Self-Centered Worlds: exploring social media

by Nelly Mendoza-Mendoza | 4/12/17 2:25am

According to psychological and brain sciences professor Todd Heatherton, the sense of self is what keeps us from confusing ourselves with other people. It protects us from forgetting who we are and the essential essences that makes each one of us human.

However, this notion is self-created and not always based on reality. We tend to see ourselves as immune to bad things that could potentially happen to us or those that we love. We are full of biases that act as lenses through which the self interprets the world around us.

“You exist over time and across circumstances, so there is this feeling, this feeling of self that is being produced by the brain,” Heatherton said.

We pay attention, in detail, to our experiences. Then we interpret them according to how they make us feel.

“People feel their own experiences,” Heatherton said. “They don’t feel other people’s experiences, and they fail to notice what they miss. What I mean is that if you are not paying attention to something, you don’t notice it. But you also don’t know you missed it, and that’s the danger of people who text and drive. It feels fine to them because they think, ‘I didn’t miss anything.’”

Heatherton also discussed social media as a factor in our sense of self. If we are constantly being “evaluated” by others on social media platforms, how does it affect our self concepts?

“Belonging to a group has been of prime importance, so whenever we feel our connection to a group being threatened, people are very defensive about that and things like Facebook exploit these ideas,” Heatherton said.

Alexandra Eldredge ’19 runs a popular Instagram account with over 13,000 followers for body positivity. She says that when we are engaged in social media, we’re always aware of what others post and thus subconsciously compare ourselves to others in the process of managing our own posts and profiles.

“We get kind of a thrill from lights and filters and all of these superficial forms of interactions, and they make us feel good about ourselves very temporarily,” Eldredge said. “But in the long run, I don’t think that social media is good for self-esteem.”

Danielle Glinka ’17 expressed a similar idea.

“Seeing other people looking good and happy demotes your sense of self because you think, ‘What if I am not feeling the same way as these other people? I’m not living the same happy life as they are,’” she said.

Glinka commented that we often use the number of likes we get on posts as an ego-booster. Although, as Eldredge said, people’s lives or personalities are not necessarily the same as the personas they have created for themselves online.

According to Heatherton, people who use social media the most are sometimes the least happy.

Glinka believed that this statement differs between individuals and their personal engagements with social media. She said that some people really don’t care for it, while others live for it. What we see online is often not an accurate representation of reality.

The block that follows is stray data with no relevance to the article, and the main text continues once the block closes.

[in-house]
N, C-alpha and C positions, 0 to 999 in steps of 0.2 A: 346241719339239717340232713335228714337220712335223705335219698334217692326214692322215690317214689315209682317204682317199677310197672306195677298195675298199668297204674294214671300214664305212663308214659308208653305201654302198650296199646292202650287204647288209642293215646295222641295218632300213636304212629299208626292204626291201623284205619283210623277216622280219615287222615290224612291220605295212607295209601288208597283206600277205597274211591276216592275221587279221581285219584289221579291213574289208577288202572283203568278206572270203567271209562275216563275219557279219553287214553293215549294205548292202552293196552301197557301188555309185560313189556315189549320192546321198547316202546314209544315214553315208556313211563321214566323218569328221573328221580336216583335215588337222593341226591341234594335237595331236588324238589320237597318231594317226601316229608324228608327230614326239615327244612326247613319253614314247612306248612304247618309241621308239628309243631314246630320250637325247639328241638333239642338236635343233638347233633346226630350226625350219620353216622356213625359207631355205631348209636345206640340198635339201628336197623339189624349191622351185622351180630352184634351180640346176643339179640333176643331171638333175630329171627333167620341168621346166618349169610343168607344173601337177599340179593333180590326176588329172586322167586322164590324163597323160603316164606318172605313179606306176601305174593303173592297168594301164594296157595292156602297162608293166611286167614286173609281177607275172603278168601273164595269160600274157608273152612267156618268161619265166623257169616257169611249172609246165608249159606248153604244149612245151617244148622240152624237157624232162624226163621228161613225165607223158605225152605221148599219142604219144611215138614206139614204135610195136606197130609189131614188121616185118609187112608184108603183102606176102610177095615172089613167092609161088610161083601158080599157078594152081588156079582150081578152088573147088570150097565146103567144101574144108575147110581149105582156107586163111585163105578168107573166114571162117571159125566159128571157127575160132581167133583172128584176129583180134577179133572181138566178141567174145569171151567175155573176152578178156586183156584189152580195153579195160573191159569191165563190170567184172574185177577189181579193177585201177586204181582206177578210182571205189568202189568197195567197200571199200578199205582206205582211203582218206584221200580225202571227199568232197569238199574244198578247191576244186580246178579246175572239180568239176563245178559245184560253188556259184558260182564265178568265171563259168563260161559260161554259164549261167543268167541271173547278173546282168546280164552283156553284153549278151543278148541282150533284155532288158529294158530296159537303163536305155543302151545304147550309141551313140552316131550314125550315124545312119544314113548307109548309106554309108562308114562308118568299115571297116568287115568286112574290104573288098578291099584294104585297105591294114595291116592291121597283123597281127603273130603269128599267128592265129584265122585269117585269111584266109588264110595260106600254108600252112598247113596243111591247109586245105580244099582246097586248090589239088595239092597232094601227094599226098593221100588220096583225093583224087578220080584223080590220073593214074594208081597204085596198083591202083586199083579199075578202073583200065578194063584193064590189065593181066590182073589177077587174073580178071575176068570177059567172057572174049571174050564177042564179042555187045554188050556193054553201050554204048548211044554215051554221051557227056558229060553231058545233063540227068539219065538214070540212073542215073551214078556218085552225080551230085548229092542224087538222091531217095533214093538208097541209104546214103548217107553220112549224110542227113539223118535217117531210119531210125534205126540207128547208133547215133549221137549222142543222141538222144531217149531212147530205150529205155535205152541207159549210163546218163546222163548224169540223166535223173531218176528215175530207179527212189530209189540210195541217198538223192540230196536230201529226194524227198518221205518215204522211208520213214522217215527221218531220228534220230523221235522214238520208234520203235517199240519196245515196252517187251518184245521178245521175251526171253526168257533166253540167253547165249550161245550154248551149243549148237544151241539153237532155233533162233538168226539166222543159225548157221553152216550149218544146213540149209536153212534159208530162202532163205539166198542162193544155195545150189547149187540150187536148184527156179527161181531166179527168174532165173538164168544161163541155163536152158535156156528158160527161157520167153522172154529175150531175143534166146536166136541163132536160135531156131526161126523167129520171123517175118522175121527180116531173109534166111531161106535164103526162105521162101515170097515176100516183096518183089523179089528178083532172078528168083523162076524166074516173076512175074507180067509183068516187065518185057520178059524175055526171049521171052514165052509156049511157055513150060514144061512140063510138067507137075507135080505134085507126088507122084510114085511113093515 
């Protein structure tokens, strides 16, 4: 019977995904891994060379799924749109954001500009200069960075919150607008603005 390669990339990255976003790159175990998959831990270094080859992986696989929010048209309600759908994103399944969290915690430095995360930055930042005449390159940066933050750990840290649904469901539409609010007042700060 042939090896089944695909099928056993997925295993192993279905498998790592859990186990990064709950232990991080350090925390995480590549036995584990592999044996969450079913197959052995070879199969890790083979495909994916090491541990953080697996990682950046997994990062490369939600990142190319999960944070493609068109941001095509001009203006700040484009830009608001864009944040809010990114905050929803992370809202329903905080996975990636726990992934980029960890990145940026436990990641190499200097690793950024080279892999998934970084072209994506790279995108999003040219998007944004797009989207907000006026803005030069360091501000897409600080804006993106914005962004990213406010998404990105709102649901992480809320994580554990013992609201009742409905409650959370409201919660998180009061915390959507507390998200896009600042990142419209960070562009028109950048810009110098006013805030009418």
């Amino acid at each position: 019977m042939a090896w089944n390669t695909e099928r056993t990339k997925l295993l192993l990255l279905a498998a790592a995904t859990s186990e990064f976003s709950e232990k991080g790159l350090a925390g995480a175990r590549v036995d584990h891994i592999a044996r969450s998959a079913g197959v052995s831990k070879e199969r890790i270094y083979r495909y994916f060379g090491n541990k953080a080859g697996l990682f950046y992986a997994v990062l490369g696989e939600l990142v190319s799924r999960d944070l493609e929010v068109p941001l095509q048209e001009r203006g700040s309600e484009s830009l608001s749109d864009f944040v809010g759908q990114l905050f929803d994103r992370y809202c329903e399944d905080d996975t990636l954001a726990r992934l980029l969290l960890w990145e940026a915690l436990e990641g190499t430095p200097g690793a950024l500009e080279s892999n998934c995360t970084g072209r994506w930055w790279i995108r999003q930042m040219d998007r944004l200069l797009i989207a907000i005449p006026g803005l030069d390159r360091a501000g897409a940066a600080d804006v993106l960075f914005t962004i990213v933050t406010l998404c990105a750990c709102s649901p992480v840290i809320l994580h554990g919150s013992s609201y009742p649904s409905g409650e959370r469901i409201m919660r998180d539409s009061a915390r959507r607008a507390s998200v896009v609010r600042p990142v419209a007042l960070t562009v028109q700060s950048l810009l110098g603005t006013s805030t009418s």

“I think that we have become hyperaware of people’s feelings and how they are portraying themselves, because we see them posting photos smiling, looking happy, doing all of these activities and with filters,” Glinka said. “It makes you reflect on your life and think, ‘Why don’t I have moments like these all of the time?’ and it kind of takes away your sense of reality.”

Eldredge explained that social media can lead to decreased satisfaction overall because the images that we post on social media are often filtered images of ourselves. It is easy to become obsessed with certain angles and the way they make us look.

“People are very concerned with taking pictures, rather than focusing on the fun in everyday life,” Eldredge said.

She also pointed out how we often think that other people’s lives are more glamorous than ours because of the things we see on social media. We are essentially comparing our own ordinary moments to others’ that have been filtered and modified for a certain audience.

Maxwell Parker ’17 said that when we post online we are second guessing ourselves, rather than allowing events to unfold organically.

“Social media makes people greatly overthink their sense of self because their image can be perfected for the people around them, behind closed doors,” he said.

The real problem is not in social media itself, but in the way that it’s designed to keep us connected as much as possible, as well as the way it controls us.

“I think that self-obsession is getting worse and worse with Instagram stories and these different modes of communicating constantly with people, so there is pressure at every moment of every day to prove to others that you are actually having fun and that you are engaged in perky activities,” Eldredge said.

Glinka, on the other hand, said that as she has gotten older, she has become more relaxed about what she posts. Instead, she is worried about social media’s future effects on people’s self concepts in general.

“I think that the future is a little scary with regards to how much control [social media] has over our egos or senses of self,” Glinka said.

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